“We need to consider dangerousness more than just diagnosis, which is what we used to do,” said Dr. David Gratzer, co-chief of general adult psychiatry at the Centre for Addiction and Mental Health (CAMH). “I worry that we’ve taken away clinicians’ judgment and understanding of people and replaced it with rules that are, at points, a little bit black and white.”

“Now it’s a philosophy of report first and ask questions later,” he said.

It is also not clear to what degree mandatory reporting is effective.

A 2019 review of the available science found “inconclusive evidence” about whether mandatory reporting laws actually increase the reporting of potentially unsafe drivers and reduce crash risk.

Ontario’s Ministry of Transportation defends the system.

“[It’s] a big reason why our roads and highways remain among the safest in North America,” the ministry said. “Ontario’s fatality rate has ranked our province among the top five safest jurisdictions in North America for over 20 years consecutively.” Ontario’s road fatality rate was 5.8 per 100,000 licensed drivers in 2018, according to the ministry.

In 2020, researchers published the “first comprehensive evaluation” of Ontario’s medical fitness-to-drive policies on road safety, and estimated the policies prevented 1,211 collisions over a decade.

But McLachlan said that a 2007 study on epileptic patients he co-authored indicated that Ontario’s mandatory-reporting system did not affect accident rates when compared to Alberta, where reporting is discretionary. His study also found more patients in Ontario withheld information about seizures from their doctors.

“Patients are definitely not as truthful to their doctors if they know the doctor is mandated to report them to the Ministry of Transportation,” McLachlan said. “That particularly applies to people who lost their licence and got it back again.”

When Karysa Mackay went to the hospital a little over two years ago for a flare-up of her depression, the 24-year-old registered nurse in Moose Factory, Ont., held back on describing how she was feeling.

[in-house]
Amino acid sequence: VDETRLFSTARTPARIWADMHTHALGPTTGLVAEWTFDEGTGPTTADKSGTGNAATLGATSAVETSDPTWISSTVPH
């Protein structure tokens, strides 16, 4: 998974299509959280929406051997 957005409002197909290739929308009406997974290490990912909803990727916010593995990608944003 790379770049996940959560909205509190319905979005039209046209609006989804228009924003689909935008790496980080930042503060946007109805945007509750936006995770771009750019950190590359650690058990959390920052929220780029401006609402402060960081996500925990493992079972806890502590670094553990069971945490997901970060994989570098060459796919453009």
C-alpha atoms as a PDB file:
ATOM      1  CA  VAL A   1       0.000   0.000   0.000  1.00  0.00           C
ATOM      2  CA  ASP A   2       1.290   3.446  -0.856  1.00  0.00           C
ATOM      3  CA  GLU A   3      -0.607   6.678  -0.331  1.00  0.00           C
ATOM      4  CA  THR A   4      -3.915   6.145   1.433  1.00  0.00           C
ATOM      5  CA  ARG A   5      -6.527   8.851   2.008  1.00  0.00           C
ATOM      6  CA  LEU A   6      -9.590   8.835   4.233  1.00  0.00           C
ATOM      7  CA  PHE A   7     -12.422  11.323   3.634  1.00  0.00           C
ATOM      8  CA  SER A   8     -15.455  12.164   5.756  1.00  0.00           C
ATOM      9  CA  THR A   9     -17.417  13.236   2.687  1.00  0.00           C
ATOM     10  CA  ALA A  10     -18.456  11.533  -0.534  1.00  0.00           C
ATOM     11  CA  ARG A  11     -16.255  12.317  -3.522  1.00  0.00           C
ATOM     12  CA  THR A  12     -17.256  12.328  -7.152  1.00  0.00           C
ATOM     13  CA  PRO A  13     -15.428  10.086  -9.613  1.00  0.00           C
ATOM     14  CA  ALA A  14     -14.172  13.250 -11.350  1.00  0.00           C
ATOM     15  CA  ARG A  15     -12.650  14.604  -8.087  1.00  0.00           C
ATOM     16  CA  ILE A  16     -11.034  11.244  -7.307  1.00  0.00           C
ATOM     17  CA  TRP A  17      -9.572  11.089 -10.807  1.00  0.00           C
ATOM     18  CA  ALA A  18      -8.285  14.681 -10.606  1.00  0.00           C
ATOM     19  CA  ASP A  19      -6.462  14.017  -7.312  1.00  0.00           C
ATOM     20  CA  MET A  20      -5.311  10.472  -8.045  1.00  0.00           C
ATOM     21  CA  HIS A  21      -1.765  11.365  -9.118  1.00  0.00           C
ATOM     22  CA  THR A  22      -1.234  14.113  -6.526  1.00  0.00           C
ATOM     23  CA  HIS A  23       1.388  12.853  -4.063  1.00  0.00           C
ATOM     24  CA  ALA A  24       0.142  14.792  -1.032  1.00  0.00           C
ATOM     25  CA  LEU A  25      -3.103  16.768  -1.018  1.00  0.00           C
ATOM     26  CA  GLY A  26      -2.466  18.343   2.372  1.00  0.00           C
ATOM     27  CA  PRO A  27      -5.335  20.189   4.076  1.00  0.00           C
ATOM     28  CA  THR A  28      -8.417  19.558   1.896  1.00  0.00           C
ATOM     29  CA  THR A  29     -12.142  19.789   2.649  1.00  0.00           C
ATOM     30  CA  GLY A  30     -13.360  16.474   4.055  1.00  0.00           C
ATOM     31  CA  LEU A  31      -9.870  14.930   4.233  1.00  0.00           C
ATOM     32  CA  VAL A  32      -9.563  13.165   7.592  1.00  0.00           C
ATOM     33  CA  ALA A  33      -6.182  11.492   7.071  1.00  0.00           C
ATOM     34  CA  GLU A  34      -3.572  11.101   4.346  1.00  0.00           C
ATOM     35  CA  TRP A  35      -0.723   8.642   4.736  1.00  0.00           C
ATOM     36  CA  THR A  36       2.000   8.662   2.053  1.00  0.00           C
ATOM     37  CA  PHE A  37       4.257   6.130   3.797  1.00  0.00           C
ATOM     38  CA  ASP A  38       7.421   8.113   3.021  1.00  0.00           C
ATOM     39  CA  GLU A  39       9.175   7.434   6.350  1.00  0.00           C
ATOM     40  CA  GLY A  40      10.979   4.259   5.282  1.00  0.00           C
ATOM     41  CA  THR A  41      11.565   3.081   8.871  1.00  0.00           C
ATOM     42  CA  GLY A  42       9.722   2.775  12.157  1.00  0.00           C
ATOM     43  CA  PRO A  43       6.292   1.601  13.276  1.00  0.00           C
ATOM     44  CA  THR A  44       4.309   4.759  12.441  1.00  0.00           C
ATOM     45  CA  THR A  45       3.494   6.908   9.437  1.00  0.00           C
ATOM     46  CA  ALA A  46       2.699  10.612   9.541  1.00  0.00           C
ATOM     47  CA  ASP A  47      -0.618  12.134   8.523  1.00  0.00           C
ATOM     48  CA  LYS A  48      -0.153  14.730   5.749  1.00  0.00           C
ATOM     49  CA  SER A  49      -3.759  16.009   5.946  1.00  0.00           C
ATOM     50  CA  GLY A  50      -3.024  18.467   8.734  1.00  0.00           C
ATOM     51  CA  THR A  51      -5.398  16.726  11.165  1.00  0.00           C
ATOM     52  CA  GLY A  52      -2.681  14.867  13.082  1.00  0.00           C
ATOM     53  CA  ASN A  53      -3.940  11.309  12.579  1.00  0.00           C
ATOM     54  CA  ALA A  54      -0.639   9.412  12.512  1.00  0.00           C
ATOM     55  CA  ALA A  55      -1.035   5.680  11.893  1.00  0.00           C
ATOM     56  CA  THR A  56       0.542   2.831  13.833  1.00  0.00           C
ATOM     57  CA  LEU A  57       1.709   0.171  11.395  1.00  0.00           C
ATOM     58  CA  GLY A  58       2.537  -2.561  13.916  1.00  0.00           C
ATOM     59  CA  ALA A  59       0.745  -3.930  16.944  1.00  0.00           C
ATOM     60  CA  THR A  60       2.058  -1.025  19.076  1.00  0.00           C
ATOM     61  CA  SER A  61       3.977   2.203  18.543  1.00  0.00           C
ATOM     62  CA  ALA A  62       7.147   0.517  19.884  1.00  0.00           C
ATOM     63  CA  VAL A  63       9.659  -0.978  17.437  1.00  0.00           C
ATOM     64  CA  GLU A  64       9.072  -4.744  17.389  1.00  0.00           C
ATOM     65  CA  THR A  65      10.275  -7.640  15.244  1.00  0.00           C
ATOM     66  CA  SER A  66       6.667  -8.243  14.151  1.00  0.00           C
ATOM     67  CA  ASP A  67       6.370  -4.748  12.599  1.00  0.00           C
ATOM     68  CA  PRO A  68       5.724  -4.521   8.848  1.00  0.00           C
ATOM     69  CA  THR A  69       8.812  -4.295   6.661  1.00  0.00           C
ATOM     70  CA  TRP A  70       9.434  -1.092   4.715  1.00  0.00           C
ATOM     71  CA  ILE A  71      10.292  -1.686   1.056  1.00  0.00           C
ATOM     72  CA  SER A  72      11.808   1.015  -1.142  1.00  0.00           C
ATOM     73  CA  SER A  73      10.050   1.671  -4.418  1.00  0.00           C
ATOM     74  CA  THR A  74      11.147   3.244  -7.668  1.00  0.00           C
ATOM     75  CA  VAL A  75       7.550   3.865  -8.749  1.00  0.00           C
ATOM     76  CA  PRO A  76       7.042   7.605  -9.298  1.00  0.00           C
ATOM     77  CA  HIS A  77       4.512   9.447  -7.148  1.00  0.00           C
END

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“Some of the things I said maybe weren’t as in-depth or I wasn’t as truthful,” she said.

The reason why? When she went to the hospital during an intense bout of depression the year prior, she ended up losing her licence after a psychiatrist she does not recall ever meeting reported her to the government. Her suspension was later overturned by a tribunal that found no evidence she posed a risk on the road.

The episode tempered her candour when seeking help.

“You might not speak exactly how you’re feeling, or you might sugar-coat it a little bit,” she said. “If you’re not telling them the severity of what you’re going through, you’re not going to get enough care.”

Mandatory reporting can “shift some behaviour underground, … fracture doctor-patient relationships and potentially worsen a patient’s mood disorder,” said Dr. Donald Redelmeier, a scientist at Sunnybrook Health Sciences Centre who has researched the efficacy of mandatory reporting.

Redelmeier ultimately supports mandatory reporting. Caring for patients whose lives have been forever changed by catastrophic car accidents informs his perspective.

“There’s just all the pain, all the anguish,” he said. “It just tears at my soul a little bit how lives have been ruined because of small errors that could have been entirely avoidable.”

Dr. Raju Hajela, a contributor to a Canadian Medical Association guide on assessing fitness to drive, has worked in Ontario and Alberta and prefers discretionary reporting.

“There is a considered decision made between the doctor and the patient,” he said. “In the provinces where there is mandatory reporting, doctors are sometimes acting out of fear … There’s a lot of overreporting.”

Many physicians and road safety experts say that ongoing confusion about filing MCRs is also rooted in a lack of training.